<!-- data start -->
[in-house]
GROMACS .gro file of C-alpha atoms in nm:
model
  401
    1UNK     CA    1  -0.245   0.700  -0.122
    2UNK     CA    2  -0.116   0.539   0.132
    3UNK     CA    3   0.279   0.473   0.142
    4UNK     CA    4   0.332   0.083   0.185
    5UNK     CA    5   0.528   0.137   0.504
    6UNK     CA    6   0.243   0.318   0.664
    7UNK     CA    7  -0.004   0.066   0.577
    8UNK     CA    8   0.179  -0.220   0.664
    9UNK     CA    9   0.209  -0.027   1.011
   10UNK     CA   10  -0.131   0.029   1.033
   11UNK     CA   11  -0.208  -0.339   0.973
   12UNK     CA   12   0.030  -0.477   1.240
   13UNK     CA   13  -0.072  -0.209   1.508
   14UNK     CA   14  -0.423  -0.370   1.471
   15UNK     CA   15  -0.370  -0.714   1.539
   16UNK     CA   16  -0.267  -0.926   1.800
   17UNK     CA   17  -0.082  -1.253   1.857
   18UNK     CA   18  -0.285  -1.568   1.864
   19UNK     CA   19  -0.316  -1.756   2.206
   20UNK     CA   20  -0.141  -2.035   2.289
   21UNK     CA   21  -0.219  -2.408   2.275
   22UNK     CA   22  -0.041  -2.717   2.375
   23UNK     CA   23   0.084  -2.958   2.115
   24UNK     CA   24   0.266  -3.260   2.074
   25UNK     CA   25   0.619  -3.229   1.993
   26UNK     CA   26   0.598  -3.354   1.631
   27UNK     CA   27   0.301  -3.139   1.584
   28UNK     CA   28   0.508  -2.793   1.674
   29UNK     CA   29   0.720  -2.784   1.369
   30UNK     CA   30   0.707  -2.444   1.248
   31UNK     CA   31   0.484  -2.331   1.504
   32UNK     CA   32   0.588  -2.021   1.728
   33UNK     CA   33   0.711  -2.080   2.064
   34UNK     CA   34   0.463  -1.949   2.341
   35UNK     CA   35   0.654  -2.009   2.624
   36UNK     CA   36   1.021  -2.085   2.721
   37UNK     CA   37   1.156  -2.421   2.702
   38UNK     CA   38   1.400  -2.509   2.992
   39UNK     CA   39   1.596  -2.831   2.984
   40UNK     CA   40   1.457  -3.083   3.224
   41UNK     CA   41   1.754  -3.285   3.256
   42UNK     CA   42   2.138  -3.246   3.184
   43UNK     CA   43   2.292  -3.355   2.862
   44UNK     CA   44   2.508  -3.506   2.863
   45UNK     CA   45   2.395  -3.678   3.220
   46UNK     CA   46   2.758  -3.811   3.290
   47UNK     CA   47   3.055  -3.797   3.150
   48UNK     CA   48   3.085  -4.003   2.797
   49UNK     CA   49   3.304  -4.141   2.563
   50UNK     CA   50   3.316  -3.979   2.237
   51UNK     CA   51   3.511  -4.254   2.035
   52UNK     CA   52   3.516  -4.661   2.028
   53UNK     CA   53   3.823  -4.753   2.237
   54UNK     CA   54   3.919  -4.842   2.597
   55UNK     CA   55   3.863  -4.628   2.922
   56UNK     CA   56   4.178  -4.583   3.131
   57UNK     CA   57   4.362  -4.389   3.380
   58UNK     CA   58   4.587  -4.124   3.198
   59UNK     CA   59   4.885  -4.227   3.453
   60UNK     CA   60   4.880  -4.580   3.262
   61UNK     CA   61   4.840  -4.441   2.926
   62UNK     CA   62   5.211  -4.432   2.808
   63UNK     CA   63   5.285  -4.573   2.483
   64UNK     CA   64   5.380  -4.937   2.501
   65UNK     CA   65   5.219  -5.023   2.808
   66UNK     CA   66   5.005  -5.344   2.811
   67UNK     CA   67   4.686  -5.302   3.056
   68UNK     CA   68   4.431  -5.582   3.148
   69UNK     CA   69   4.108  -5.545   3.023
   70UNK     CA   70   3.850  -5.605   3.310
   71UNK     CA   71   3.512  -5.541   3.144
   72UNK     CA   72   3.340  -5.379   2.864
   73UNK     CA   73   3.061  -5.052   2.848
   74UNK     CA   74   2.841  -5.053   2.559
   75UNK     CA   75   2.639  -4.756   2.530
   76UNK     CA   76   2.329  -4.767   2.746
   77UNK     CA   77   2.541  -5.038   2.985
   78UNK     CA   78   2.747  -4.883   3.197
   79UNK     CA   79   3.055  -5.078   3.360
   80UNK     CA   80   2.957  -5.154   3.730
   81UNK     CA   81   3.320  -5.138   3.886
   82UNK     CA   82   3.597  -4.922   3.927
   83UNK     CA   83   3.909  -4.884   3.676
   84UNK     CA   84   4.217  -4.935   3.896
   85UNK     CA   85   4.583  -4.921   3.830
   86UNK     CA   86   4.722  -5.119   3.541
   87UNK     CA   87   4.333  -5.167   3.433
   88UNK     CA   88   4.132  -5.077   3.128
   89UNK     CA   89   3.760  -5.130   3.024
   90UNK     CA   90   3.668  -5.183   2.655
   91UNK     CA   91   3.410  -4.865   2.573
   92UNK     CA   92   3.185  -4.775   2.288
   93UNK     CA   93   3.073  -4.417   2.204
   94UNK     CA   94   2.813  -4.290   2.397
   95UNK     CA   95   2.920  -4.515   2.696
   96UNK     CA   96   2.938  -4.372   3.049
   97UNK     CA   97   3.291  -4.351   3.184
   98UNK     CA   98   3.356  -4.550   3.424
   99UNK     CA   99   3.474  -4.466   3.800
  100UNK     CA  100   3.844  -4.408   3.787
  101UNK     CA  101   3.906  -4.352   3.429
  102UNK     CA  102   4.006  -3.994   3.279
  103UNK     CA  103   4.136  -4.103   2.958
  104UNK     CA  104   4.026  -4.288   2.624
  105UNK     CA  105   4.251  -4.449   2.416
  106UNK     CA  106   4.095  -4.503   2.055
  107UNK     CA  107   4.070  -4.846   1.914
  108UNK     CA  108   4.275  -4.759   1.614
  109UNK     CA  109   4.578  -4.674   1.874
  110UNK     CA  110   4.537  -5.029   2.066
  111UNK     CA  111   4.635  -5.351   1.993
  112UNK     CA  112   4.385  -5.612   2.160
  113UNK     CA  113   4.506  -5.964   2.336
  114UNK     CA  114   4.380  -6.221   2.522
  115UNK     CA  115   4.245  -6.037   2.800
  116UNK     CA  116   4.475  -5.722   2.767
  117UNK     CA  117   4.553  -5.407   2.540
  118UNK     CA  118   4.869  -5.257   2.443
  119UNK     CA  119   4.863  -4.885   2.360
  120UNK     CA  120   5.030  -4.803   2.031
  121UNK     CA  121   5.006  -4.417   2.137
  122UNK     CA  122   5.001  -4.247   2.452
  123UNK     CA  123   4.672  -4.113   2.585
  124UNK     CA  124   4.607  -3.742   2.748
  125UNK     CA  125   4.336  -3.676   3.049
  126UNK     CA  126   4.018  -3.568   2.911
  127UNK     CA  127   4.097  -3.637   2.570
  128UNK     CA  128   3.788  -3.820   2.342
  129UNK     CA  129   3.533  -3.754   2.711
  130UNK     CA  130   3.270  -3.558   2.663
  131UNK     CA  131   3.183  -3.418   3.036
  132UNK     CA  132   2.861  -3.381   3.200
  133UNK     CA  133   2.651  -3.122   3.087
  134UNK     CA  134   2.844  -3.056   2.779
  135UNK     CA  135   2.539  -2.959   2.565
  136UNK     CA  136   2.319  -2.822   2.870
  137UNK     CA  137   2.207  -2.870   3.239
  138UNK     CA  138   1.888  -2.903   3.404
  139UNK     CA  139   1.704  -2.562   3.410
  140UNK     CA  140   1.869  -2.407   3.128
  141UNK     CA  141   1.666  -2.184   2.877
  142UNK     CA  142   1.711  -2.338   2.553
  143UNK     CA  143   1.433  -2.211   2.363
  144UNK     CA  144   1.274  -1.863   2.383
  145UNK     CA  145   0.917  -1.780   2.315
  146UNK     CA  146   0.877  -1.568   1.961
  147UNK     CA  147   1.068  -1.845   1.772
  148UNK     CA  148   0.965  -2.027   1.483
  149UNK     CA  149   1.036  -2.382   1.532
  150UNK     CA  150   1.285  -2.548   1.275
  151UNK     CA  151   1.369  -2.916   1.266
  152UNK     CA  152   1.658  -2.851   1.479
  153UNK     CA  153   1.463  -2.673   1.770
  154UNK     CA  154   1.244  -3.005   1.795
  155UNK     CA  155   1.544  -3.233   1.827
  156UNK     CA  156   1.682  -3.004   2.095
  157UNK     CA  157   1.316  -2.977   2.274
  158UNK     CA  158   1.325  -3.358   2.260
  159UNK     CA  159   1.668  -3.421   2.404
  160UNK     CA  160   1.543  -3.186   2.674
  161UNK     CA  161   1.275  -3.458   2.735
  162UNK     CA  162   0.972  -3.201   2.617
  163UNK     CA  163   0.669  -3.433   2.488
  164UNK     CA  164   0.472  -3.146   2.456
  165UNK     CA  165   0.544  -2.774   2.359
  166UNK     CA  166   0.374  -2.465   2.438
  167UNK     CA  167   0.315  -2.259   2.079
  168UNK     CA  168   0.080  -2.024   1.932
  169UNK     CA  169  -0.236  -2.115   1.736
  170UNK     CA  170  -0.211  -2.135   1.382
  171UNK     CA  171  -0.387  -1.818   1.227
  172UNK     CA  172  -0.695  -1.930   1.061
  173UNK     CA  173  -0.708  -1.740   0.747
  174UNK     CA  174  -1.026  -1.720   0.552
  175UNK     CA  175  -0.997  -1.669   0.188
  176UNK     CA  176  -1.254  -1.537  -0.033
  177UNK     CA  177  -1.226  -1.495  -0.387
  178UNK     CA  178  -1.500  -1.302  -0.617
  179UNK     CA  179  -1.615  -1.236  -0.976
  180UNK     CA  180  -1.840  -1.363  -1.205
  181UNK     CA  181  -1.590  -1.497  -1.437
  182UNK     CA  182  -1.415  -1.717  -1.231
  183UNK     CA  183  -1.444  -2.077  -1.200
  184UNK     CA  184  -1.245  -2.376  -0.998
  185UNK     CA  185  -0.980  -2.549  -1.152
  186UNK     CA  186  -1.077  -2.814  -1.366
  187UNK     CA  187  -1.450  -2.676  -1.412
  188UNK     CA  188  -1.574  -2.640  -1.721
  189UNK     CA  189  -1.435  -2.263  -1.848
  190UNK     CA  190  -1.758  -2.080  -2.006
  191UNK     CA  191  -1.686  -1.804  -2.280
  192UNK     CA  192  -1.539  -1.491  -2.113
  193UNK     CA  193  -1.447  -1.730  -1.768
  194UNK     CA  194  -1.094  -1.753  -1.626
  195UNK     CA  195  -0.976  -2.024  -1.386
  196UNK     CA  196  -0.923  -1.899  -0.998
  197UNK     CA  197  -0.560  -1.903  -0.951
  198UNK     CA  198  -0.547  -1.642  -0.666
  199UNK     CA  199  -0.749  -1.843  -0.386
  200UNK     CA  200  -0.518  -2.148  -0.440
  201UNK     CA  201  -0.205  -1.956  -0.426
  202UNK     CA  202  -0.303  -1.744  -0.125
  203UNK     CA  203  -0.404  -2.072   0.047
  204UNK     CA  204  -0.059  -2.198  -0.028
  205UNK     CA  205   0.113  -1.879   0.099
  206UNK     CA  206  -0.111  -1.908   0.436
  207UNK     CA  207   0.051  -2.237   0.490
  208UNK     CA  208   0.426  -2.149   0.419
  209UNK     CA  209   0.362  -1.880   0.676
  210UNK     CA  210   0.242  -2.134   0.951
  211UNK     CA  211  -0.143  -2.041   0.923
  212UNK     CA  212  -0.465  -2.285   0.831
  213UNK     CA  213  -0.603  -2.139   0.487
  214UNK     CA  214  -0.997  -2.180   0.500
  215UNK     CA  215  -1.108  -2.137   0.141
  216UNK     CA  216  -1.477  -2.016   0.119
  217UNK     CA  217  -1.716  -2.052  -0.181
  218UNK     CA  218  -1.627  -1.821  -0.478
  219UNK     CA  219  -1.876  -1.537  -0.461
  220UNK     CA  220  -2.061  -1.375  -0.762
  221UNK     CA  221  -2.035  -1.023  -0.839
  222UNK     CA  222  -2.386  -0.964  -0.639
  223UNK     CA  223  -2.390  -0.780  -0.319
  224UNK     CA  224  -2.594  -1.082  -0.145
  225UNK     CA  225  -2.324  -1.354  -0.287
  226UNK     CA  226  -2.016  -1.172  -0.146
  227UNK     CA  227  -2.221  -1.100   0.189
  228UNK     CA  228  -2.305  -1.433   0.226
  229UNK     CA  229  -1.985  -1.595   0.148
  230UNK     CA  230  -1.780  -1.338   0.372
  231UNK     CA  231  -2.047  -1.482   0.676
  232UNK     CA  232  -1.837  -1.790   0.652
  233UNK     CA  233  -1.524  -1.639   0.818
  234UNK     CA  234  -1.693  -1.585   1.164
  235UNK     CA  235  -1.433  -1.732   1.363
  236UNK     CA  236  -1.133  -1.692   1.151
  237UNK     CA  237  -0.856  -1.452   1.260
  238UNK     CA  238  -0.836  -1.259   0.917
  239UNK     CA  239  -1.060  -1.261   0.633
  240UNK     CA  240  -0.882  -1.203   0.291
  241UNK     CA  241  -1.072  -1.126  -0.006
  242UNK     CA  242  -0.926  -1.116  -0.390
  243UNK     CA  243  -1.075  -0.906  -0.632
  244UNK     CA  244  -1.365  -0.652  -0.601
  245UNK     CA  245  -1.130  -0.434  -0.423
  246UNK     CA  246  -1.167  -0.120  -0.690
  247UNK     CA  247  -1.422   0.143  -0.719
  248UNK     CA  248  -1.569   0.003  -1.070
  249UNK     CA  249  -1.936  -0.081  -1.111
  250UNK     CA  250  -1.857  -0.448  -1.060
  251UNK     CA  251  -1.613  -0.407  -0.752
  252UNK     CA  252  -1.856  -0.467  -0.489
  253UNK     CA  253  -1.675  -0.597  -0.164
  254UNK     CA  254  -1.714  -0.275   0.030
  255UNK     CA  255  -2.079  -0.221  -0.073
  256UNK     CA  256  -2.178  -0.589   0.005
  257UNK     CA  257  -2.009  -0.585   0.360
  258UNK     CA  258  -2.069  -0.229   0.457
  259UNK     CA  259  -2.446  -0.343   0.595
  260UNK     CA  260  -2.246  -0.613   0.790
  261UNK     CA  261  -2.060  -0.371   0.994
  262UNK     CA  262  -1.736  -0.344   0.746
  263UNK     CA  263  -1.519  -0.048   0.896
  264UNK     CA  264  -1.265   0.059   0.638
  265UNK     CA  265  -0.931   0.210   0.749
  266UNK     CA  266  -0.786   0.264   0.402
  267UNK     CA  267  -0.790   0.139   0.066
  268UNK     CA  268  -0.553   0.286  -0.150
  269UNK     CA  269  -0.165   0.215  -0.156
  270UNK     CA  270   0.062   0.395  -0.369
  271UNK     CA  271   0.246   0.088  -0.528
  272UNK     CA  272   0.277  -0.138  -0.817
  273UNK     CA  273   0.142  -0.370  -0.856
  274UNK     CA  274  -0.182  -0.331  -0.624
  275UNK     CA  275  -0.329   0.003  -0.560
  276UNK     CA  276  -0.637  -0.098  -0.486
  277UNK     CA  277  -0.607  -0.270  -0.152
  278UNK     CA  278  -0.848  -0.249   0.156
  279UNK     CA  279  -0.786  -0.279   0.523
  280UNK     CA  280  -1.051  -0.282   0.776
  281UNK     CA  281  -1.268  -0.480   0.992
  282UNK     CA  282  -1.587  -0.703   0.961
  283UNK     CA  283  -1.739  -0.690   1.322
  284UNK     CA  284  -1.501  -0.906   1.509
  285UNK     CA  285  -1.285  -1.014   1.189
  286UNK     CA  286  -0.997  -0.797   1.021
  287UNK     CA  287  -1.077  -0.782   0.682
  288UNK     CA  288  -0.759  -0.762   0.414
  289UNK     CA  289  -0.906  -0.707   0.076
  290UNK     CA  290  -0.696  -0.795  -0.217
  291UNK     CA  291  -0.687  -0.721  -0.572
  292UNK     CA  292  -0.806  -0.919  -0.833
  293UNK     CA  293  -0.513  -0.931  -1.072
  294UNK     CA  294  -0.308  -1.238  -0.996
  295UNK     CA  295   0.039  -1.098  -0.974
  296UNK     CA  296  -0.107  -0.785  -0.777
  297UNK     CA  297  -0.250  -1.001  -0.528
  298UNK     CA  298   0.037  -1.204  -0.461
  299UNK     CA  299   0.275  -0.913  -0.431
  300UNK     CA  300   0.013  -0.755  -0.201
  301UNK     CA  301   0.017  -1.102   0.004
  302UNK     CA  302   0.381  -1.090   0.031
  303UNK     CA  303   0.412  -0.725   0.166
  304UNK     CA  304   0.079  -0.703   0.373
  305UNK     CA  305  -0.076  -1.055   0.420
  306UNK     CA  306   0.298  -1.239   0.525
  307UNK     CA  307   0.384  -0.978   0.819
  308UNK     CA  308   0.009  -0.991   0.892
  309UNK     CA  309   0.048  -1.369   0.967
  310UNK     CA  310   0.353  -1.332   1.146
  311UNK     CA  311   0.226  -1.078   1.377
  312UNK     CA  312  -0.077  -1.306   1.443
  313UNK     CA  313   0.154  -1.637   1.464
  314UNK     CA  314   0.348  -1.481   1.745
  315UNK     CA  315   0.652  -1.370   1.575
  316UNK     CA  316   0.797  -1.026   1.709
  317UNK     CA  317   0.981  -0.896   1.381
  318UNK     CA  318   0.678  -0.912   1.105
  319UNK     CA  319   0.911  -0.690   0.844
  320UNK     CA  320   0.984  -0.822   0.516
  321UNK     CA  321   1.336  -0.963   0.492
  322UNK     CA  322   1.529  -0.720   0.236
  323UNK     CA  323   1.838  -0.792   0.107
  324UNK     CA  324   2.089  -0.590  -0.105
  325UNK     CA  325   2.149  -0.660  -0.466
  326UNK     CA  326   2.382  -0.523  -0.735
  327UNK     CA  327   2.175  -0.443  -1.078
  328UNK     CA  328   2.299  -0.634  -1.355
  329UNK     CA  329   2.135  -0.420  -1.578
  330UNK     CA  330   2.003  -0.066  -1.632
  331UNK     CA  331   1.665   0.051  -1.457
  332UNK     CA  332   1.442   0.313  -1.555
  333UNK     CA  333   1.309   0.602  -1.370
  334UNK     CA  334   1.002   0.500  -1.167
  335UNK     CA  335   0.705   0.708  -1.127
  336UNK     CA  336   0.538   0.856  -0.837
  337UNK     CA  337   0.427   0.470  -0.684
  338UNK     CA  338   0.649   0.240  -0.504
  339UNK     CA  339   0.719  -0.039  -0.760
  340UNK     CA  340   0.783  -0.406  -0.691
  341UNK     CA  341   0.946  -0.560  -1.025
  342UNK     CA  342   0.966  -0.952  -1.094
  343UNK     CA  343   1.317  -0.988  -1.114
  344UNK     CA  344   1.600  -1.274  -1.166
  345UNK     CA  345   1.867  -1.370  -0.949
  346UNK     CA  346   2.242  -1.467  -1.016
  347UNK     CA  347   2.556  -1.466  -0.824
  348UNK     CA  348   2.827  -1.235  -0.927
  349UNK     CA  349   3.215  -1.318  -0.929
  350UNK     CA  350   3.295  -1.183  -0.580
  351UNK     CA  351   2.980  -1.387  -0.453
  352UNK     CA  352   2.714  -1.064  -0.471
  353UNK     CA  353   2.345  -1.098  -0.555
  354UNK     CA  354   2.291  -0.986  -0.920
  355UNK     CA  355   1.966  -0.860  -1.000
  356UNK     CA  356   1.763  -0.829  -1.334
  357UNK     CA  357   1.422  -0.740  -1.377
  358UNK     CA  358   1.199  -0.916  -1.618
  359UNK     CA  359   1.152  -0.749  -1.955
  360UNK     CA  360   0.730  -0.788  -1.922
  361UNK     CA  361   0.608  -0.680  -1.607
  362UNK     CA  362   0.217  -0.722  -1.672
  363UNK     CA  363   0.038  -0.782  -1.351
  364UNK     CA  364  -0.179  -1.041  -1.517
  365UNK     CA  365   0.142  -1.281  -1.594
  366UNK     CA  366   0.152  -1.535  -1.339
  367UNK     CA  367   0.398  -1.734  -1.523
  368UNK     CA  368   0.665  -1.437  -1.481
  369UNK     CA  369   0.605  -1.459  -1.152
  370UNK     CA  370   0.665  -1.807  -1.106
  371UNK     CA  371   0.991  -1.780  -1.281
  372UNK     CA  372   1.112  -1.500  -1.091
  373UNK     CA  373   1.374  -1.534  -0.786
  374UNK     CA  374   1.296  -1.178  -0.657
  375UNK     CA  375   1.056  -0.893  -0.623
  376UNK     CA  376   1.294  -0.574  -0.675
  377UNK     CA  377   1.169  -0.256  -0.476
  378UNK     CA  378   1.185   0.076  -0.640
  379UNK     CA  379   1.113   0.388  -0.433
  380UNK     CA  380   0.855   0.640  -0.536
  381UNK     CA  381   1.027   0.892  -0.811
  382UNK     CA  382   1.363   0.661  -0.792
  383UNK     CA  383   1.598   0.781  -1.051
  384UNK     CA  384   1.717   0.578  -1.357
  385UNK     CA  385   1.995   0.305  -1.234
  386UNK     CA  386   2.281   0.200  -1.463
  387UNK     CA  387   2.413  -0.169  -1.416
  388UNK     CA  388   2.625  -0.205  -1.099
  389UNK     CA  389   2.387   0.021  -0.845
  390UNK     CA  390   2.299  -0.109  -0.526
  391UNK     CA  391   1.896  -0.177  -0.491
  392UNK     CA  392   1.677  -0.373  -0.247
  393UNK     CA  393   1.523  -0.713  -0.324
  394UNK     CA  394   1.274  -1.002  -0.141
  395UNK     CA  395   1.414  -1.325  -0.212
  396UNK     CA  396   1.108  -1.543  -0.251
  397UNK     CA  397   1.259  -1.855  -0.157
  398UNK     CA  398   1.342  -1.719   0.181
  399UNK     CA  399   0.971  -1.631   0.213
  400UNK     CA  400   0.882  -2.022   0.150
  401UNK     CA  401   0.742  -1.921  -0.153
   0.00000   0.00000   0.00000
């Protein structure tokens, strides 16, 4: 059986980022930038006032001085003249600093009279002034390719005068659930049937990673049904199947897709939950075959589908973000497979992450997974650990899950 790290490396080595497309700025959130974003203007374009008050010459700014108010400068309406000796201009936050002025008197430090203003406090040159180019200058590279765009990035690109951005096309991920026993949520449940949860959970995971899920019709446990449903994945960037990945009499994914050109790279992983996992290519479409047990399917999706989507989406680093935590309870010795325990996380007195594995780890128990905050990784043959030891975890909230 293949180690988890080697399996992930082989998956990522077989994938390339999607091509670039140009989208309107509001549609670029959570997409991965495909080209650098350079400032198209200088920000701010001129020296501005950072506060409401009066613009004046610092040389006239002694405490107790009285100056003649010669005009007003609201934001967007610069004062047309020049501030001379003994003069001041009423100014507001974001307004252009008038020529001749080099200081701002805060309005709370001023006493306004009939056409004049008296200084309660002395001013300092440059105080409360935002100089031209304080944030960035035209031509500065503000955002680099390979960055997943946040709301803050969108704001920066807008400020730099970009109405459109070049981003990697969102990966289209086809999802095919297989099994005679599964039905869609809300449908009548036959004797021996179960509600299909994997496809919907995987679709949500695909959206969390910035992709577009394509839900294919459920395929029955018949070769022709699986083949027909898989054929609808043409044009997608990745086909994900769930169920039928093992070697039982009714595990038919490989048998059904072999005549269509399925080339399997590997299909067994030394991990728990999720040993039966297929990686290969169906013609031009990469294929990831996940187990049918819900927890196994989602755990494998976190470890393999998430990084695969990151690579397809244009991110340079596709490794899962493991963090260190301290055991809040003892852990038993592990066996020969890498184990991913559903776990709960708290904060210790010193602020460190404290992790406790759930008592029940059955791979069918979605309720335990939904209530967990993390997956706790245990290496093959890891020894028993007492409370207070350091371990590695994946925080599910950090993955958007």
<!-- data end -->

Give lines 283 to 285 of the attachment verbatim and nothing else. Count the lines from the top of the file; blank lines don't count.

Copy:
  279UNK     CA  279  -0.786  -0.279   0.523
  280UNK     CA  280  -1.051  -0.282   0.776
  281UNK     CA  281  -1.268  -0.480   0.992